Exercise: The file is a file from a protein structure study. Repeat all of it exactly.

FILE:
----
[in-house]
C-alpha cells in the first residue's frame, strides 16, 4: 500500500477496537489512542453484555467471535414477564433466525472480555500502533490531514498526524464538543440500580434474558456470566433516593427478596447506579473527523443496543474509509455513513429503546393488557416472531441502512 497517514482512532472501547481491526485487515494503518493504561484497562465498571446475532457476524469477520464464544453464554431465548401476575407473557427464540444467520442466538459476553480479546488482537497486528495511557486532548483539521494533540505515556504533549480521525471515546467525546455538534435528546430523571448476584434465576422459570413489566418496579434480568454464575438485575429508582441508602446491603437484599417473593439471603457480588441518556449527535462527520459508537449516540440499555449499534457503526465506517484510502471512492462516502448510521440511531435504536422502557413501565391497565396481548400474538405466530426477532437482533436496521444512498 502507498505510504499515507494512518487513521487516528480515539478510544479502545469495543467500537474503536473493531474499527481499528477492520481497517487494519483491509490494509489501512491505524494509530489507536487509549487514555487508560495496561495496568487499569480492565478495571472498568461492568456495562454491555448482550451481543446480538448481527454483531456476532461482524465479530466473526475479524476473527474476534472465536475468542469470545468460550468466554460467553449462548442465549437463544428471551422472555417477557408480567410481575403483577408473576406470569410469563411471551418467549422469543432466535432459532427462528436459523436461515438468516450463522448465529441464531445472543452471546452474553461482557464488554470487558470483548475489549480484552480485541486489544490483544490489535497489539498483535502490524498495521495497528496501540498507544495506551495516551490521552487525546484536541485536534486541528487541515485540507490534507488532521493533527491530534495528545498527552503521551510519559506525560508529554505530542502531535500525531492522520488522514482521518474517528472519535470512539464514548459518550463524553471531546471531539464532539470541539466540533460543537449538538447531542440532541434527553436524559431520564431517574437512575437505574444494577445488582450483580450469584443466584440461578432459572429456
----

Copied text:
[in-house]
C-alpha cells in the first residue's frame, strides 16, 4: 500500500477496537489512542453484555467471535414477564433466525472480555500502533490531514498526524464538543440500580434474558456470566433516593427478596447506579473527523443496543474509509455513513429503546393488557416472531441502512 497517514482512532472501547481491526485487515494503518493504561484497562465498571446475532457476524469477520464464544453464554431465548401476575407473557427464540444467520442466538459476553480479546488482537497486528495511557486532548483539521494533540505515556504533549480521525471515546467525546455538534435528546430523571448476584434465576422459570413489566418496579434480568454464575438485575429508582441508602446491603437484599417473593439471603457480588441518556449527535462527520459508537449516540440499555449499534457503526465506517484510502471512492462516502448510521440511531435504536422502557413501565391497565396481548400474538405466530426477532437482533436496521444512498 502507498505510504499515507494512518487513521487516528480515539478510544479502545469495543467500537474503536473493531474499527481499528477492520481497517487494519483491509490494509489501512491505524494509530489507536487509549487514555487508560495496561495496568487499569480492565478495571472498568461492568456495562454491555448482550451481543446480538448481527454483531456476532461482524465479530466473526475479524476473527474476534472465536475468542469470545468460550468466554460467553449462548442465549437463544428471551422472555417477557408480567410481575403483577408473576406470569410469563411471551418467549422469543432466535432459532427462528436459523436461515438468516450463522448465529441464531445472543452471546452474553461482557464488554470487558470483548475489549480484552480485541486489544490483544490489535497489539498483535502490524498495521495497528496501540498507544495506551495516551490521552487525546484536541485536534486541528487541515485540507490534507488532521493533527491530534495528545498527552503521551510519559506525560508529554505530542502531535500525531492522520488522514482521518474517528472519535470512539464514548459518550463524553471531546471531539464532539470541539466540533460543537449538538447531542440532541434527553436524559431520564431517574437512575437505574444494577445488582450483580450469584443466584440461578432459572429456